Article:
Teresa Wills

Morning Edition Host, Programming Associate

Teresa Wills wakes you up every weekday morning.

She is West Virginia Public Broadcasting's local radio host of Morning Edition, heard Monday through Friday from 6 a.m. til 9 a.m. 

When she’s not on the air, Teresa produces the traffic log the radio hosts use for the program schedule, promos and donor announcements.  She also does some voice promotion work on our television channels. 

Teresa grew up in St. Albans, West Virginia.  She graduated from West Virginia State University with a degree in Communications.  While attending “State” she worked at a couple of commercial radio stations around Charleston. 

Teresa lives in South Charleston with her husband Tom, their very spoiled dog Daisy, and ornery little kitty Molly. 

Ways to Connect

Ready to Work: Reviving Vocational Ed Airs Monday night at 8 p.m. on West Virginia Public RadioCredit Emily HanfordEdit | Remove

New Face College
Suzanne Pekow

  The 21st Century college student is likely to be older than traditional students.  She's more likely to be female, working and Hispanic or African-American. She's more likely to be a mom. She's less likely to attend college full time or finish in four years. This American RadioWorks documentary explores how universities are adapting to their new students. We visit Amherst College, a leader among elite schools in recruiting and serving non-traditional students.

There's plenty of controversy surrounding the Common Core, a new set of education standards adopted by most states. Getting less attention is what the standards actually say, and the fact that many teachers like them. This American RadioWorks documentary takes listeners into classrooms to explore how the standards are changing teaching and learning. Many teachers say those changes are desperately needed, but some are worried about new Common Core tests and whether they will help improve schools or get in the way of better education.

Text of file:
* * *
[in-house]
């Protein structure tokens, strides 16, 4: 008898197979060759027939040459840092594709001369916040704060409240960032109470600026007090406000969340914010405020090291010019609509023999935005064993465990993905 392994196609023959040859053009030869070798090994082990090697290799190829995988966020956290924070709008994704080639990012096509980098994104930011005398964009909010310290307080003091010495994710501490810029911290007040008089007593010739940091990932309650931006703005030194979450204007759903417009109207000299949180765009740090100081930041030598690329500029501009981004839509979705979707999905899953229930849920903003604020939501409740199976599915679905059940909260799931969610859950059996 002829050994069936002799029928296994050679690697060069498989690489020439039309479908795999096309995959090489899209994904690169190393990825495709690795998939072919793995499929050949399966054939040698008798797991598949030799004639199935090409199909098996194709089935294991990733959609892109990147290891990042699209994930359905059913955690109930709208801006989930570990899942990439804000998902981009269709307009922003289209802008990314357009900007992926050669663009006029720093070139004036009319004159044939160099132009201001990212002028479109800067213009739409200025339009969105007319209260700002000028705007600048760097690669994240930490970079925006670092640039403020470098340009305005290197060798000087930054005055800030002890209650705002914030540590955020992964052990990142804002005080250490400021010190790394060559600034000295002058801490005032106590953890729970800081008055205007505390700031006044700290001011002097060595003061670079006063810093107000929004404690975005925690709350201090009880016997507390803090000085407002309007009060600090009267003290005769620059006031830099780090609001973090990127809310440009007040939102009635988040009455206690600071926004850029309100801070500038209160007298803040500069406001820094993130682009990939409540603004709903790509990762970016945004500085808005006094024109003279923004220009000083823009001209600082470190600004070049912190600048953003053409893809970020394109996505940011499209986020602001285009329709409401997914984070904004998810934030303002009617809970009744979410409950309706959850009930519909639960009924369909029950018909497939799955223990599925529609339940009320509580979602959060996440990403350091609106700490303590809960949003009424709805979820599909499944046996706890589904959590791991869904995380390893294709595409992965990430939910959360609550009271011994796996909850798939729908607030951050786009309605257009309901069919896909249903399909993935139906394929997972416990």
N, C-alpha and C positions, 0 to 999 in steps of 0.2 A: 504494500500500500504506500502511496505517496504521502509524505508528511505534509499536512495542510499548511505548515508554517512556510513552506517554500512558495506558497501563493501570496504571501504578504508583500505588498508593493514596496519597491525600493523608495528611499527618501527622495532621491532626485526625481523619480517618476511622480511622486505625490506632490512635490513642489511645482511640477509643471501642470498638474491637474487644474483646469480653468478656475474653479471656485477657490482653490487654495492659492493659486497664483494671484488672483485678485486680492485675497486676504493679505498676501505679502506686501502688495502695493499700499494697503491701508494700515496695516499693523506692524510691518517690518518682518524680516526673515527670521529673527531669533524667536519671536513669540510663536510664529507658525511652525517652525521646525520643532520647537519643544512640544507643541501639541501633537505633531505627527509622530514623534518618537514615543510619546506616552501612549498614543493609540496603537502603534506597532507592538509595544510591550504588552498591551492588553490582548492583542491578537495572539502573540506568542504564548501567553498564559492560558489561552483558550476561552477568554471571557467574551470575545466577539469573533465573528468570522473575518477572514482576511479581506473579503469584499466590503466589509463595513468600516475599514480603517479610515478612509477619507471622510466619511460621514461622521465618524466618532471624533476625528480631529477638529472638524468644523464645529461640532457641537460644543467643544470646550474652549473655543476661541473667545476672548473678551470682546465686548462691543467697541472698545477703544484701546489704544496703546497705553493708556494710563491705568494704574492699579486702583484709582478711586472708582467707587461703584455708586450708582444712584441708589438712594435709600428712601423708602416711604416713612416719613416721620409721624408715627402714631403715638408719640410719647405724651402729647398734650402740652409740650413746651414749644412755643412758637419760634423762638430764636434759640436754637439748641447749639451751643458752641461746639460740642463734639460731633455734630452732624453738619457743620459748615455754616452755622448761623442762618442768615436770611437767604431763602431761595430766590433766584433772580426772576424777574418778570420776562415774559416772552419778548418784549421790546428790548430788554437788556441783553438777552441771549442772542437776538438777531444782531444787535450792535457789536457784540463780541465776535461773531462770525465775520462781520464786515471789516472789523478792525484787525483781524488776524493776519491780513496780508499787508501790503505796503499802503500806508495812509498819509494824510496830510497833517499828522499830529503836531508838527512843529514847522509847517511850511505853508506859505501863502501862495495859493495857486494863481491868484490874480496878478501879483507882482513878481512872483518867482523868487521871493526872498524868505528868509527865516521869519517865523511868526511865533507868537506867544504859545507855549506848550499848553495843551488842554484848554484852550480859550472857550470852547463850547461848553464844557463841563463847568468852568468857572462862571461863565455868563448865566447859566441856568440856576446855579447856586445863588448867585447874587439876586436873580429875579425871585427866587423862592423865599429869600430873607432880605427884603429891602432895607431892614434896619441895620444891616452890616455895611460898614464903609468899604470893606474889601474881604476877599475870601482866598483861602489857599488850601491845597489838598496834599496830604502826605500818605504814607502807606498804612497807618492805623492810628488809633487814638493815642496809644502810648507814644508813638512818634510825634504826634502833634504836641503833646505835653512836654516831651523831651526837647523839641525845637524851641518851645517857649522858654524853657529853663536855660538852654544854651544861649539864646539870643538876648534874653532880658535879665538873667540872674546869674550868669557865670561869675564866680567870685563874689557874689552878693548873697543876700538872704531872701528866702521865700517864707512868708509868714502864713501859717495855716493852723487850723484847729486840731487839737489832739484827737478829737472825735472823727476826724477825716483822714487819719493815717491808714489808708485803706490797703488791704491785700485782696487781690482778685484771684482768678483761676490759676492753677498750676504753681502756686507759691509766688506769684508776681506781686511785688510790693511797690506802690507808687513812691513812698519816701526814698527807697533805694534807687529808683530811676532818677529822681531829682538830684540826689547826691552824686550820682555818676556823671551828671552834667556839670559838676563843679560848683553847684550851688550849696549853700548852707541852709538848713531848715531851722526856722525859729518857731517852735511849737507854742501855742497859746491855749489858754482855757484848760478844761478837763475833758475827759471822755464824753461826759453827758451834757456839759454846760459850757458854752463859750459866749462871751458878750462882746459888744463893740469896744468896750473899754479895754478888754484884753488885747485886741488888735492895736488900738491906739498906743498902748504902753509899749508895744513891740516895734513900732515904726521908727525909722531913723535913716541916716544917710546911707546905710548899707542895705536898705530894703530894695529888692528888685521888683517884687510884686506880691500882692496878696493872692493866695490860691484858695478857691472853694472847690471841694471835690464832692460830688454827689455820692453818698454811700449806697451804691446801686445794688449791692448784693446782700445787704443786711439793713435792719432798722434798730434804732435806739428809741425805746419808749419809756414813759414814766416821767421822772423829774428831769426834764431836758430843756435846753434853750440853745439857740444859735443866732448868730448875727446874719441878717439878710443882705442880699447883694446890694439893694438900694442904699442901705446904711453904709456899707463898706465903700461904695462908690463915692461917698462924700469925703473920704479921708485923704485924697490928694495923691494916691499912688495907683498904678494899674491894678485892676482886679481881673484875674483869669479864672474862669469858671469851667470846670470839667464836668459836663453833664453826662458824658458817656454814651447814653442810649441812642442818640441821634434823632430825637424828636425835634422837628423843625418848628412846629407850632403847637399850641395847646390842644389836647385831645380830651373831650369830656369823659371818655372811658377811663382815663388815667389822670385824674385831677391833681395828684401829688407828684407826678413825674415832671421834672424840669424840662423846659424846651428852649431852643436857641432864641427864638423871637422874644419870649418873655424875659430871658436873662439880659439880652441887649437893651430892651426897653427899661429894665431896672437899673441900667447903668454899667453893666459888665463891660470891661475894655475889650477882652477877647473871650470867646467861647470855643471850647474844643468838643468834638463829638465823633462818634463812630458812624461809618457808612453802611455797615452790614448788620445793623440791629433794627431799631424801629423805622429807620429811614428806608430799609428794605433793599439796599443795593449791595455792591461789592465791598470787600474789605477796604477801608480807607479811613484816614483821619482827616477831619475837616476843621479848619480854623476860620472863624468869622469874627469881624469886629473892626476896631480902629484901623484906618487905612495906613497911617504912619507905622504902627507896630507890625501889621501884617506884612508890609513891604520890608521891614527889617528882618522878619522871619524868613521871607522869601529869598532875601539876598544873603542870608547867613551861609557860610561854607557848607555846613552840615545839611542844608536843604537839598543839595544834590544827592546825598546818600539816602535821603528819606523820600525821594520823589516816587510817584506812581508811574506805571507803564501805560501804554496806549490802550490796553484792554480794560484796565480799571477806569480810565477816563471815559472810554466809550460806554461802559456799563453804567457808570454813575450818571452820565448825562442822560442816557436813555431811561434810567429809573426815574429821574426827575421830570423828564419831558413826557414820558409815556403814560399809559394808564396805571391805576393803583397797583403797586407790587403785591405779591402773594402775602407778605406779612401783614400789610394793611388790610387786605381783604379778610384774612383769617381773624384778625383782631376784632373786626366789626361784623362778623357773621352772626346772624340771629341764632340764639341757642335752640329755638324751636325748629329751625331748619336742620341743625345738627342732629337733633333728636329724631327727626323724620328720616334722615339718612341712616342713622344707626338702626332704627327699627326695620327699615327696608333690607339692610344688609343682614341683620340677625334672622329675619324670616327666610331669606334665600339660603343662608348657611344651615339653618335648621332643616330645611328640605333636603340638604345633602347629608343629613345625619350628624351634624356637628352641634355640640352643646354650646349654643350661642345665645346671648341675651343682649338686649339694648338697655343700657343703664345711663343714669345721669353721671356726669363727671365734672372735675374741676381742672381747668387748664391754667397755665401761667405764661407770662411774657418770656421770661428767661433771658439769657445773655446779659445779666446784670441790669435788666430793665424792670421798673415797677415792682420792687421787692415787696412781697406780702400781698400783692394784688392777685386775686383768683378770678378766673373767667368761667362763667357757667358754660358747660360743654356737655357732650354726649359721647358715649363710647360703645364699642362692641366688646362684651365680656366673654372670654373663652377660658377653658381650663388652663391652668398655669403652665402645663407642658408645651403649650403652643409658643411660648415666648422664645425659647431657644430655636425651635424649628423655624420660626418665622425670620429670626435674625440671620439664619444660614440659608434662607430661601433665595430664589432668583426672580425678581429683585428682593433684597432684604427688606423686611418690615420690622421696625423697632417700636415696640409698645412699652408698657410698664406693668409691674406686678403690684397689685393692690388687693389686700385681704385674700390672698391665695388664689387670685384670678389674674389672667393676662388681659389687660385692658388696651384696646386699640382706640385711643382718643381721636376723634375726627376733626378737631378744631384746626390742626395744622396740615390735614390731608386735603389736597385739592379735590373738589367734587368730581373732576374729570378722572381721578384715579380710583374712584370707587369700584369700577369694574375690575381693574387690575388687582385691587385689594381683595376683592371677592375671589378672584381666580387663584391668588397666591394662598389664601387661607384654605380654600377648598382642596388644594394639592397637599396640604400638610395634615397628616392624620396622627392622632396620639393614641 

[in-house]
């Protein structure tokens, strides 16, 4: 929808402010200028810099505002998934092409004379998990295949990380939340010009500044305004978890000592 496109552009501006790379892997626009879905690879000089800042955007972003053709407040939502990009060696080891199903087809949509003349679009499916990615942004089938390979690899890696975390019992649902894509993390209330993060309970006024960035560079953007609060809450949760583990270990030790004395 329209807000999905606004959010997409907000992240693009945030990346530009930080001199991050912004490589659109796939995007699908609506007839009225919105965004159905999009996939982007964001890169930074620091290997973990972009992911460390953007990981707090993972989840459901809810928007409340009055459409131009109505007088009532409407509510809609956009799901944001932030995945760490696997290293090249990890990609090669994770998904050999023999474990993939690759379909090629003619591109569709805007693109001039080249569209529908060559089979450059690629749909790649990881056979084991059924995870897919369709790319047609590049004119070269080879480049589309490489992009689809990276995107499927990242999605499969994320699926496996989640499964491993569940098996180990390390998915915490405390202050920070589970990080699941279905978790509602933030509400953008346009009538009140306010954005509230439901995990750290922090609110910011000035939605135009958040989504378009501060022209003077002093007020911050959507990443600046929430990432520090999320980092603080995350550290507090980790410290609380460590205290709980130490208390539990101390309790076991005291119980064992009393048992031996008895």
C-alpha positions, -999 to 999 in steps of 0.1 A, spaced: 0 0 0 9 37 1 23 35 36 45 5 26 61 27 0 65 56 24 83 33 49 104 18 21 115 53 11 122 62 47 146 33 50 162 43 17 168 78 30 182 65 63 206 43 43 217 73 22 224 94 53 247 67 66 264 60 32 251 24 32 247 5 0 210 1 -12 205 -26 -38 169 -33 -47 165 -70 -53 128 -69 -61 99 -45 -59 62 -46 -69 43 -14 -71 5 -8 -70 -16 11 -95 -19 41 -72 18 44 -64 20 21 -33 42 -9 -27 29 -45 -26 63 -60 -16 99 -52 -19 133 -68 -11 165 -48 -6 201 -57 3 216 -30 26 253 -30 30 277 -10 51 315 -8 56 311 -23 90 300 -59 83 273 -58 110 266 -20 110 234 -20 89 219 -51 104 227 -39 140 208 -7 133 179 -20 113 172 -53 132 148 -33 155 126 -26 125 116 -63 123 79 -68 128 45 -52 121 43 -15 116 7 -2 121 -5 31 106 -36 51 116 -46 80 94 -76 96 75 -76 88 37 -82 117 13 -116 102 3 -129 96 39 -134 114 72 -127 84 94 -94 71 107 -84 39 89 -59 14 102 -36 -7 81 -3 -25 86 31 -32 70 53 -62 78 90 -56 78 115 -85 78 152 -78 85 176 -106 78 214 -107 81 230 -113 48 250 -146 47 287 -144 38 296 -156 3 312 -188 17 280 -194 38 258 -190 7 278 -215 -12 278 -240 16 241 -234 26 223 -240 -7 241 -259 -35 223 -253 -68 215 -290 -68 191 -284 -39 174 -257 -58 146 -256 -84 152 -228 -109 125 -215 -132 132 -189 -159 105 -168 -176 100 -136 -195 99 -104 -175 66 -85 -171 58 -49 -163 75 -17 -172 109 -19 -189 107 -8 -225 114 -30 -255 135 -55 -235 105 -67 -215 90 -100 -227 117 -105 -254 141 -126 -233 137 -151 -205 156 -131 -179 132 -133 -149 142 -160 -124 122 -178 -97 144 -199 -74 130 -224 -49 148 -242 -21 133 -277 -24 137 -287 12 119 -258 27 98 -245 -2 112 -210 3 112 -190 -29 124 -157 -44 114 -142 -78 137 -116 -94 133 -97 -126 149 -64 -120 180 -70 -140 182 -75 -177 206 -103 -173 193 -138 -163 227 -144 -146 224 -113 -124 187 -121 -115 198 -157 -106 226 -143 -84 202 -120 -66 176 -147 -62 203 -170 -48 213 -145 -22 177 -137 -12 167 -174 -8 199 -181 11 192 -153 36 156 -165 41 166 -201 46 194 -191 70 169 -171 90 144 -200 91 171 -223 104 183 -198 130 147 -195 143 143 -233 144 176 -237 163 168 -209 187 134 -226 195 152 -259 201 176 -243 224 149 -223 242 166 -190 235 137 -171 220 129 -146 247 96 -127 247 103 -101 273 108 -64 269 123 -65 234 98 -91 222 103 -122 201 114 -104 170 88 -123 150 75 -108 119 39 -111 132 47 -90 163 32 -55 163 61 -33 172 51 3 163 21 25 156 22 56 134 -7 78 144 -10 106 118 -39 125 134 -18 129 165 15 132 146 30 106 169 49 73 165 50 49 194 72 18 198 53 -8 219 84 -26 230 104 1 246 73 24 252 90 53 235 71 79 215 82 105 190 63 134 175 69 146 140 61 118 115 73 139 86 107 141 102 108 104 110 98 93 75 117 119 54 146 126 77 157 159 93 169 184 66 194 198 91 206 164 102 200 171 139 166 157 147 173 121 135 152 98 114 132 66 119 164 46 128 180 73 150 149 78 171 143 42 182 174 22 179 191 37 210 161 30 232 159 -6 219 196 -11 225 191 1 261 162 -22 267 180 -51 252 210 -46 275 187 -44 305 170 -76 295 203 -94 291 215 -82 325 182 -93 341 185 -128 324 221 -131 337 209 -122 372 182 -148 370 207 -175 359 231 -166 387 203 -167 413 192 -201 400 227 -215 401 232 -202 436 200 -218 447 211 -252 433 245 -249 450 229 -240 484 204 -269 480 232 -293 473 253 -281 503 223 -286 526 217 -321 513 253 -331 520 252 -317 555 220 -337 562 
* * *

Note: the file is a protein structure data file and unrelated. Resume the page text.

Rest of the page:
The Science of Smart

Sep 5, 2014

Until recently, we didn't know much about the best ways to learn. Now that's changing. Over recent decades, experts working in cognitive science, psychology, and neuroscience have opened new windows into how the brain works, and how we can learn to learn better. In this American RadioWorks program, we look at some of the big ideas coming out of brain science. We meet the researchers who are unlocking the secrets of how the brain acquires and holds on to knowledge. And we introduce listeners to the teachers and students who are trying to apply that knowledge in the real world.

The Really Big Questions--Why Does Music Move us Thursday night at 9 p.m. on West Virginia Public Radio Edit | Remove

Music exists in every culture. Does that mean it offers an evolutionary advantage? What drives humans to make music? And why does music get so deeply embedded into our lives? We’ll delve deeper into what music can teach us about the human brain – with musicians and researchers including:

For many Americans, Hawaii is a tropical playground, the place of surf, sun and dream vacations. Behind the tourist façade, though, is one of the most unique multicultural states in the nation, one still dealing with the complicated legacy of the circumstances under which it become part of this country. And so much of how Hawaii is now comes back to one game-changing element: sugar. For decades, long before it was a tourist’s paradise, what Hawaii did was grow sugar.

Do you feel happy today? How about happily disgusted? Maybe sadly surprised, or sadly disgusted? Human emotions are complex. But at least they’re the common language that unites us all – except when they don’t. A tribe in Namibia might interpret our expression of fear as one of wonderment. And people with autism don’t feel the emotions that others do.

Can you hear it? Click, whir, wait, shake - ahhhh!